Nas has a curse, and that curse’s name is Illmatic. Having released one of the best rap debuts of all time 24 years ago, each of his subsequent releases have been compared to it and been found wanting. With Nasir, the sample-based production sometimes brings to mind Illmatic producers DJ Premier and Pete Rock, but elements like the angry Puff Daddy ad libs on Not For Radio and the smooth R&B stylings of Tony Williams on Bonjour immediately remove the album from that introspective, boom-bap world.
Kanye West’s production continues in the minimal vein of his work on Pusha T’s Daytona, with chopped up snippets of film soundtracks, Iranian rock music and Slick Rick over punchy percussion. The latter is prominently featured on Cops Shot The Kid, the titular phrase (lifted from Children’s Story) looped around to create a fidgety, jarring groove while Nas and West opine about police brutality.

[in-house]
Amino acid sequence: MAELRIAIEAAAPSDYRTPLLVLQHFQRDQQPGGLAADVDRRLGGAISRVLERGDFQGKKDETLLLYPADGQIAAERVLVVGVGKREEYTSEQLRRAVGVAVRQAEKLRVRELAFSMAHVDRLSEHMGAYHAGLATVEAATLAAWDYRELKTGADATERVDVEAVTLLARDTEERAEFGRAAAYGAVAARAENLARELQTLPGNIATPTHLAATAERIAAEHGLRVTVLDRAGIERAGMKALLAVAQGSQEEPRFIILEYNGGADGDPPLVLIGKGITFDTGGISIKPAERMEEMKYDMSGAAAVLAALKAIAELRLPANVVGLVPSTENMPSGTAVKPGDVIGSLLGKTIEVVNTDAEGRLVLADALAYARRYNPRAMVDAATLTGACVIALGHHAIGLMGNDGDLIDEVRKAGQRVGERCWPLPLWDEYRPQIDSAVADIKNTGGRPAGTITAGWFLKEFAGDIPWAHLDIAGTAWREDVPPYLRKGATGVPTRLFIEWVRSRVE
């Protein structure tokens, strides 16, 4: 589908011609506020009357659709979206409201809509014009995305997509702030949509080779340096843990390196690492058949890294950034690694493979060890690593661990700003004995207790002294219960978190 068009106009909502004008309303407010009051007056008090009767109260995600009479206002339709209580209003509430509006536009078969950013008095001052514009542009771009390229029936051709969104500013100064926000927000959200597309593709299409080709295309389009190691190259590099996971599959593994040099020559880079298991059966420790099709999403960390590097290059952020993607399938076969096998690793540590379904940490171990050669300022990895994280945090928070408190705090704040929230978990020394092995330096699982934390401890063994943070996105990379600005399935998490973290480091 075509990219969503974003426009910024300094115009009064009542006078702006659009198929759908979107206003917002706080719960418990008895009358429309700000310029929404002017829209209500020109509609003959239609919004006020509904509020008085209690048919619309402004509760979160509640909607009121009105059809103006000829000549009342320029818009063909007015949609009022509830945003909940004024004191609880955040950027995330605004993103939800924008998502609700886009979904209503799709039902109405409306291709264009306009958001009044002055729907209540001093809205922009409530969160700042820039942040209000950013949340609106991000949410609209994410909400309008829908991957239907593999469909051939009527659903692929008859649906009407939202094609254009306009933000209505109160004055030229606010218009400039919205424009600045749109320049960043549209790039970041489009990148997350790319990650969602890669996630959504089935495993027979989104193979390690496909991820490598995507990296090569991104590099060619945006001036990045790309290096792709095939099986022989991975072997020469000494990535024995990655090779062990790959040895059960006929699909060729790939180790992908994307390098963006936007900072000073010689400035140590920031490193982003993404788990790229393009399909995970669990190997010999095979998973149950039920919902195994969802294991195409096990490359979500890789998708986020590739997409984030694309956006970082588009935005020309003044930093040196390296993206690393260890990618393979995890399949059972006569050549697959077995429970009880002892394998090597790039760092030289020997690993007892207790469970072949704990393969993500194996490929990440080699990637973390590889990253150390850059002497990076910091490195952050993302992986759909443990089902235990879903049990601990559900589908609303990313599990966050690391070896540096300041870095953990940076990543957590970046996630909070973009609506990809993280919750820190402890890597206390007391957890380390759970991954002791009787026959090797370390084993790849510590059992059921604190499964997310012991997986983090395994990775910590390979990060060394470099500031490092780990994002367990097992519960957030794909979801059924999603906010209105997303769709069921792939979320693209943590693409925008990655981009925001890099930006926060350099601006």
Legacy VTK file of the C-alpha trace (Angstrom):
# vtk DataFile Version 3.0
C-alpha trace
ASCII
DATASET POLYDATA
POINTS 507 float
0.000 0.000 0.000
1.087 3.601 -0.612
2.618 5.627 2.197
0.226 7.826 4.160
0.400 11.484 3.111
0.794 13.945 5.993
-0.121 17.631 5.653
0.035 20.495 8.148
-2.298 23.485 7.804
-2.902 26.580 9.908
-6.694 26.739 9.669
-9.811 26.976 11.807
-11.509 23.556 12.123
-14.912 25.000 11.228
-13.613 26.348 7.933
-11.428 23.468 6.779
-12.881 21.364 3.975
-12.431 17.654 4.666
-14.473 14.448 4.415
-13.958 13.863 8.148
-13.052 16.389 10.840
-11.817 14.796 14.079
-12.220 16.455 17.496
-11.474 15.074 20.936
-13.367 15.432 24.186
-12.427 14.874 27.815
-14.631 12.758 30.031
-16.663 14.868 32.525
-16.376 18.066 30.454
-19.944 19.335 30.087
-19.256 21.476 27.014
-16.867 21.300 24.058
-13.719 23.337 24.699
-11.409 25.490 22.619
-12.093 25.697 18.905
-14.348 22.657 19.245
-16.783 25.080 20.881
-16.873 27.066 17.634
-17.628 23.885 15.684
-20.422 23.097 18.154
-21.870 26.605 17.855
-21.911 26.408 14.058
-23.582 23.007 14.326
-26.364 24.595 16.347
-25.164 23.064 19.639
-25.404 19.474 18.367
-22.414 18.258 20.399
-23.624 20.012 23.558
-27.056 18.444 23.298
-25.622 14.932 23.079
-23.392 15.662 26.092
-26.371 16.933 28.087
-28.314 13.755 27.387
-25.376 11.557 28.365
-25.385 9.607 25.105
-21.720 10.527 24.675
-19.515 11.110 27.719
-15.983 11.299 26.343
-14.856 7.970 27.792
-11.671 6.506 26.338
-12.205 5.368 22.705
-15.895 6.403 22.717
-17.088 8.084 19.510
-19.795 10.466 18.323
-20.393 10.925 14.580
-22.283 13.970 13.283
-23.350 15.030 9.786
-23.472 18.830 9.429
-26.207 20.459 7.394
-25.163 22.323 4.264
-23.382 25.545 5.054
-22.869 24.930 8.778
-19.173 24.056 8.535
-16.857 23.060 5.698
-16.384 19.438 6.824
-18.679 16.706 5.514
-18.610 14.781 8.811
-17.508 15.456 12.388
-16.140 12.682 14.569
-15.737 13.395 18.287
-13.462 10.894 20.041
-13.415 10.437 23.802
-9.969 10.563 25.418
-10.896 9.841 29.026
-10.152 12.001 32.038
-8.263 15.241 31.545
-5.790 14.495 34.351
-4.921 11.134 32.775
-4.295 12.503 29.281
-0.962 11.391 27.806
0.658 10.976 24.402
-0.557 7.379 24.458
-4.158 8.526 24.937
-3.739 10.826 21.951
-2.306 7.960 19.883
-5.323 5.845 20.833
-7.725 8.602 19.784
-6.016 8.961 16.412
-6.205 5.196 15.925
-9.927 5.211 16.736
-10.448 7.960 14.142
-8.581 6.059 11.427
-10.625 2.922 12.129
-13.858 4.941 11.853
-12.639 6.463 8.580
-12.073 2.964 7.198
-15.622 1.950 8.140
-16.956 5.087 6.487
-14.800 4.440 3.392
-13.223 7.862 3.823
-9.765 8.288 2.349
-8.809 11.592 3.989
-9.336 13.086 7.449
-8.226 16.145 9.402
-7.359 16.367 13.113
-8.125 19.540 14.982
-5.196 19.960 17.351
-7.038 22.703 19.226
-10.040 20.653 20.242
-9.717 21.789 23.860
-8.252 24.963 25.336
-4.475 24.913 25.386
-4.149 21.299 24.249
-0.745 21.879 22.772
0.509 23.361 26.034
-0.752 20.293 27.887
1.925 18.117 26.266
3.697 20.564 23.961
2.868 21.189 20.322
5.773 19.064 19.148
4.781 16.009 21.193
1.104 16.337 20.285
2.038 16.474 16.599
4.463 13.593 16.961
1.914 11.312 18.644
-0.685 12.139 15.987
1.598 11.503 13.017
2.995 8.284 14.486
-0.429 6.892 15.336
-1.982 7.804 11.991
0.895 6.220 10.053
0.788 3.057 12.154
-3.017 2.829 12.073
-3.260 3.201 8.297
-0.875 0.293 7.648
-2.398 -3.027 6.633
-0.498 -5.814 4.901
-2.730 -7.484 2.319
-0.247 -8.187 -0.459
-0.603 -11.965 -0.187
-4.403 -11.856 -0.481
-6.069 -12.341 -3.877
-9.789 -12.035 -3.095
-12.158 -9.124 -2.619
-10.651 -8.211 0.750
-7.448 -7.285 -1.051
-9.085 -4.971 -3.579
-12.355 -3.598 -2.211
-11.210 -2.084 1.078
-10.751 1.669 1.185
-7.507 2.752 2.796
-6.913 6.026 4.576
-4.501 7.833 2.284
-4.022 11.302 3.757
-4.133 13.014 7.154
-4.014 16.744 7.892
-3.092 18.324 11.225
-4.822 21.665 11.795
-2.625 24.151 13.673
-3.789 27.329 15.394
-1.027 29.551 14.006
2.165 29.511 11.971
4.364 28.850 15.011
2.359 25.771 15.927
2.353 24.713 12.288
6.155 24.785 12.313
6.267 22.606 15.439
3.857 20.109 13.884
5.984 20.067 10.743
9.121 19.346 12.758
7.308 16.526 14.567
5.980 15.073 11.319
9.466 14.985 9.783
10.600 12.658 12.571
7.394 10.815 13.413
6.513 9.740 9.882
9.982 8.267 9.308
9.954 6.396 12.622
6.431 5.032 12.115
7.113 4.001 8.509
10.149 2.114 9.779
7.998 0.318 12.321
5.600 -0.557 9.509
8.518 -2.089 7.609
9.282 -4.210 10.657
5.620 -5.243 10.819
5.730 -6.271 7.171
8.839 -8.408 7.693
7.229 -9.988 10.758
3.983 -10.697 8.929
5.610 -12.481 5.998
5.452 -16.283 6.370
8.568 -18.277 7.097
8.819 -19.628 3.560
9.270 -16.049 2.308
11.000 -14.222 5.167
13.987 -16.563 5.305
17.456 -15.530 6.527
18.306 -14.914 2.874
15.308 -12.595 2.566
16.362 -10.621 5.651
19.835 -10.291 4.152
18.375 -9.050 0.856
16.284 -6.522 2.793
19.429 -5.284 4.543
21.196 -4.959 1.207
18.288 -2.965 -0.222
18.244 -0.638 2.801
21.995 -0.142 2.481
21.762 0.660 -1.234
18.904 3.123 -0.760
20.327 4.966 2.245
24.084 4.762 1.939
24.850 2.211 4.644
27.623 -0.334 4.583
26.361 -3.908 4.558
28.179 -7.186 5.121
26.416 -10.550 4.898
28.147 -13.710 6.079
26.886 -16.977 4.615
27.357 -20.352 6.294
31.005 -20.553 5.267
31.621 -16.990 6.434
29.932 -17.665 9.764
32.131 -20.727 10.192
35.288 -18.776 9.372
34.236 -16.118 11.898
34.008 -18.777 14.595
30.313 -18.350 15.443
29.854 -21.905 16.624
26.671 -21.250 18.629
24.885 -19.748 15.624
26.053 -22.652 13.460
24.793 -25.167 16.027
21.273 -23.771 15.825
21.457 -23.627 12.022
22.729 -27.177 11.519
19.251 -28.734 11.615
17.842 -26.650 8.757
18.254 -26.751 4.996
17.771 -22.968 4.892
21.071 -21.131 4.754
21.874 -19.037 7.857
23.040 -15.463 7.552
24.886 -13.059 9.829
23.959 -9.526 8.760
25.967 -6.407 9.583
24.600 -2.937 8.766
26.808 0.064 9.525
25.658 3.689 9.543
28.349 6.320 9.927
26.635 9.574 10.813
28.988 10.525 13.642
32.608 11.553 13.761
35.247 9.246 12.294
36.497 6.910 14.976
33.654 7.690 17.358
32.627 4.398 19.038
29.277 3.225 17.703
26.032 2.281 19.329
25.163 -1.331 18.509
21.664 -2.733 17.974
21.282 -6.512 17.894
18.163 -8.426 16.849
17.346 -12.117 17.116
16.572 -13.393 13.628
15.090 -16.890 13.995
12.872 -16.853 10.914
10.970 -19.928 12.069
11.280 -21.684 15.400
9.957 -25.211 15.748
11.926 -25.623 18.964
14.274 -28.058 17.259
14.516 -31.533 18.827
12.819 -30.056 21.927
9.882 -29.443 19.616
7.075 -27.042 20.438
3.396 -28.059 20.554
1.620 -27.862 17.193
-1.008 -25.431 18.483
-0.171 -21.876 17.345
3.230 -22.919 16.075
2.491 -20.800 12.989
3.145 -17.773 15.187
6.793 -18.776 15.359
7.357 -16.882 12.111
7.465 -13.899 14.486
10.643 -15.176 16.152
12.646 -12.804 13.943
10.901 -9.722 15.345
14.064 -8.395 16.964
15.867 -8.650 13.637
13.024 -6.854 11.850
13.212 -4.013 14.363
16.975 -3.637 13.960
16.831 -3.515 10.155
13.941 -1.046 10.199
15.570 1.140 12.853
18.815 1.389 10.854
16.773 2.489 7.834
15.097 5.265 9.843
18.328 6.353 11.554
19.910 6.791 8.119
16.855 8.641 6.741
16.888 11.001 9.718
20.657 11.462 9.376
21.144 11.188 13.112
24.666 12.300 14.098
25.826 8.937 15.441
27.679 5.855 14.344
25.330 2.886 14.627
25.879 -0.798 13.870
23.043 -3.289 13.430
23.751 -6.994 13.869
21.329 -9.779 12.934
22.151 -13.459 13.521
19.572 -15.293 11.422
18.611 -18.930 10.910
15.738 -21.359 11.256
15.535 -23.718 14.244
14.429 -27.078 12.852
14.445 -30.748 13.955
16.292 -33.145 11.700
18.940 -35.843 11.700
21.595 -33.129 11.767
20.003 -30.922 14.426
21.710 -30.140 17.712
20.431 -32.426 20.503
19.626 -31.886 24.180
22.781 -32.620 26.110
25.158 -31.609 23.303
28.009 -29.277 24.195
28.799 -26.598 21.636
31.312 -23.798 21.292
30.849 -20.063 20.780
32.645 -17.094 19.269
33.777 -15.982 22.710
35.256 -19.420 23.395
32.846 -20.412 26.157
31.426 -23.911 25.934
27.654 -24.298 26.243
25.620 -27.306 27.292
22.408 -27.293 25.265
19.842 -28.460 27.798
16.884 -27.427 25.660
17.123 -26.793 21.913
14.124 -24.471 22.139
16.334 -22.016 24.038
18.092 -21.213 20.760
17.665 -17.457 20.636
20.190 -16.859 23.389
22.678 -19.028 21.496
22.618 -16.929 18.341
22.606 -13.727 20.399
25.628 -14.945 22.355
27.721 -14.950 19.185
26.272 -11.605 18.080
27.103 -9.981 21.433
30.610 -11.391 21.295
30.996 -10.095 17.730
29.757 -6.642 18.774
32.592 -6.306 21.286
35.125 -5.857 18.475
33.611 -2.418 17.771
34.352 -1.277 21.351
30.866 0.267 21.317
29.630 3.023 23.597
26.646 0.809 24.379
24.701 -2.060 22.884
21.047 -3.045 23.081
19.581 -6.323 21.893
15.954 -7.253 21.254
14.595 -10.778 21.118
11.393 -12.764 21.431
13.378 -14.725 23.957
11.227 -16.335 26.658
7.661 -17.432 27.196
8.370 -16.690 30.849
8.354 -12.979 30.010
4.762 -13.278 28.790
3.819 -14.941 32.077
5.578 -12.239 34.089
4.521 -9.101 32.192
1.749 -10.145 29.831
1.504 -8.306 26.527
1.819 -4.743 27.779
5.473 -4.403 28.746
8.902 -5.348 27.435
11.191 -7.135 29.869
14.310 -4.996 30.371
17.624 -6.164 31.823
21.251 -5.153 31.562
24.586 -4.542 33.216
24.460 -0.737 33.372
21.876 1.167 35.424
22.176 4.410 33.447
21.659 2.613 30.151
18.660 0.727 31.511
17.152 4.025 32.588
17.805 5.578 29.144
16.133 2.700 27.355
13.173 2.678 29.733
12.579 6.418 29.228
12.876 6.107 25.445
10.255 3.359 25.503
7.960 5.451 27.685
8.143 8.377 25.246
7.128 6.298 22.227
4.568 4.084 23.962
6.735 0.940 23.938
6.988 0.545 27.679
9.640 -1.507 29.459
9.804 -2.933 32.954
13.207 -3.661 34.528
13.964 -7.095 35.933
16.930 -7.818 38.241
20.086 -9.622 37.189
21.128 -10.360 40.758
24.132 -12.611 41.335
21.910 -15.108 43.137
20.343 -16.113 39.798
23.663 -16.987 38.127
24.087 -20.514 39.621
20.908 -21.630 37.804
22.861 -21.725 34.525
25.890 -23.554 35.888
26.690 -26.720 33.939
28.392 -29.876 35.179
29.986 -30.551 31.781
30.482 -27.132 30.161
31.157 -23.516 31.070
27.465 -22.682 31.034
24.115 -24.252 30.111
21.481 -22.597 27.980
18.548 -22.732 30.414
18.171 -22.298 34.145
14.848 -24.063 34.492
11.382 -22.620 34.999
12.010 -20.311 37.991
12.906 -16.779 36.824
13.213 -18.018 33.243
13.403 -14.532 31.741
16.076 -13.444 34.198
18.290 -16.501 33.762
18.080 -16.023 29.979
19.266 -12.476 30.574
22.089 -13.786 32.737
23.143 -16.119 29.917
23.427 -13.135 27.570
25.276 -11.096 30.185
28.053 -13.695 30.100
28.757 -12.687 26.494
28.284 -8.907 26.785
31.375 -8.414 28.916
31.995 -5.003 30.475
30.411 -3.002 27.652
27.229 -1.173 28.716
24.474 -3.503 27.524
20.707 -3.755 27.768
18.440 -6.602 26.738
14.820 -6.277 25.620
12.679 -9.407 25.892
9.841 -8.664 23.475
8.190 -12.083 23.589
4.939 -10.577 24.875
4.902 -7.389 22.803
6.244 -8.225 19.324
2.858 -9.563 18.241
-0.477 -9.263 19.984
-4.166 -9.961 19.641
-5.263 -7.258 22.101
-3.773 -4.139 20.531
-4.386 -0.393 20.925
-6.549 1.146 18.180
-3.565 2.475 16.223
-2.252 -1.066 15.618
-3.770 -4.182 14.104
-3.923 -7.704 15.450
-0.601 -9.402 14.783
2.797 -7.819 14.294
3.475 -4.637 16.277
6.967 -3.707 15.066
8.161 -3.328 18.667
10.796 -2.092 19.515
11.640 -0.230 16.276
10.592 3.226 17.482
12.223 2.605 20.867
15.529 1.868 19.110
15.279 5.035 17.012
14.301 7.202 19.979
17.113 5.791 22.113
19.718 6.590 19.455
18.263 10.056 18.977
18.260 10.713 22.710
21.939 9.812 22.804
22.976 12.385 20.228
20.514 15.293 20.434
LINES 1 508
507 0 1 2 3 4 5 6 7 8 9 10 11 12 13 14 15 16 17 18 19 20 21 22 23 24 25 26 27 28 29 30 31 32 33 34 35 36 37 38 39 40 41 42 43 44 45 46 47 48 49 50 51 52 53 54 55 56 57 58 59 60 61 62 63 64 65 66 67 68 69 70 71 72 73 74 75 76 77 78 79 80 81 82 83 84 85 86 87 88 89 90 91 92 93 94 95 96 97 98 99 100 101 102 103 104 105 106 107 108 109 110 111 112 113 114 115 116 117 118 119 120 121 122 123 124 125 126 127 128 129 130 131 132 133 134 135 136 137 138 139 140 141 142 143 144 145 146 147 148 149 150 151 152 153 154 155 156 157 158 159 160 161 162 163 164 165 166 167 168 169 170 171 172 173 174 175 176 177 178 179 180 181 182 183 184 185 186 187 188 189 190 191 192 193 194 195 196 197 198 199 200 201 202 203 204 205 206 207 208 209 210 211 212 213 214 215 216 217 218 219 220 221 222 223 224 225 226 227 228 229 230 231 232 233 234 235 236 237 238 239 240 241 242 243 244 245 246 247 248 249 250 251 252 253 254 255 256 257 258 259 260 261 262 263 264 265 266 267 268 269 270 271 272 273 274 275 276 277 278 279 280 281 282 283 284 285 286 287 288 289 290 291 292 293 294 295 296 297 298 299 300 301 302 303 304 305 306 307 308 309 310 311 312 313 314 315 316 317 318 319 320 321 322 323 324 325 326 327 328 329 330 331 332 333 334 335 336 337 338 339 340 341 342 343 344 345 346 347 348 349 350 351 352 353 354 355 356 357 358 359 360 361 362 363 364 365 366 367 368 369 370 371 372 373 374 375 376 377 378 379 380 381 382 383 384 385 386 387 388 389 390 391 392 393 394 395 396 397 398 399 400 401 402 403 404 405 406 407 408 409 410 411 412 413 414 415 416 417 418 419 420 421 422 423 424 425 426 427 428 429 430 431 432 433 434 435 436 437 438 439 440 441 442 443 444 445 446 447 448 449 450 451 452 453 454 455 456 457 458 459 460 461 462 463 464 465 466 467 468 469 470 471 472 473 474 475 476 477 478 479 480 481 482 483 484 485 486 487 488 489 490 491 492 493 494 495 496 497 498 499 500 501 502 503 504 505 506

Nas’ lyrics are of a piece with other “Five Percenter” rappers from his era, in that the subject matter veers from social consciousness (“Glocks were created for murder enhancement”) to complete hearsay (“[John] Edgar Hoover was black”) in an instant.
That being said, his lyricism is as sharp as ever, especially on Adam And Eve where he muses on familial lineage over a wandering, contemplative piano line. The seven-track album is said to be loosely based around the seven deadly sins, and while some theorised links seem to be a stretch, the lines about excess and gluttony on White Label and jealousy annd envy on Simple Things do back the idea.
There are some slight missteps, like West’s tedious hook on Everything, but Nasir proves Nas’ ongoing relevance as one of New York’s biggest living rappers, with the best overall production and best quality control since Illmatic: the curse may finally be lifting.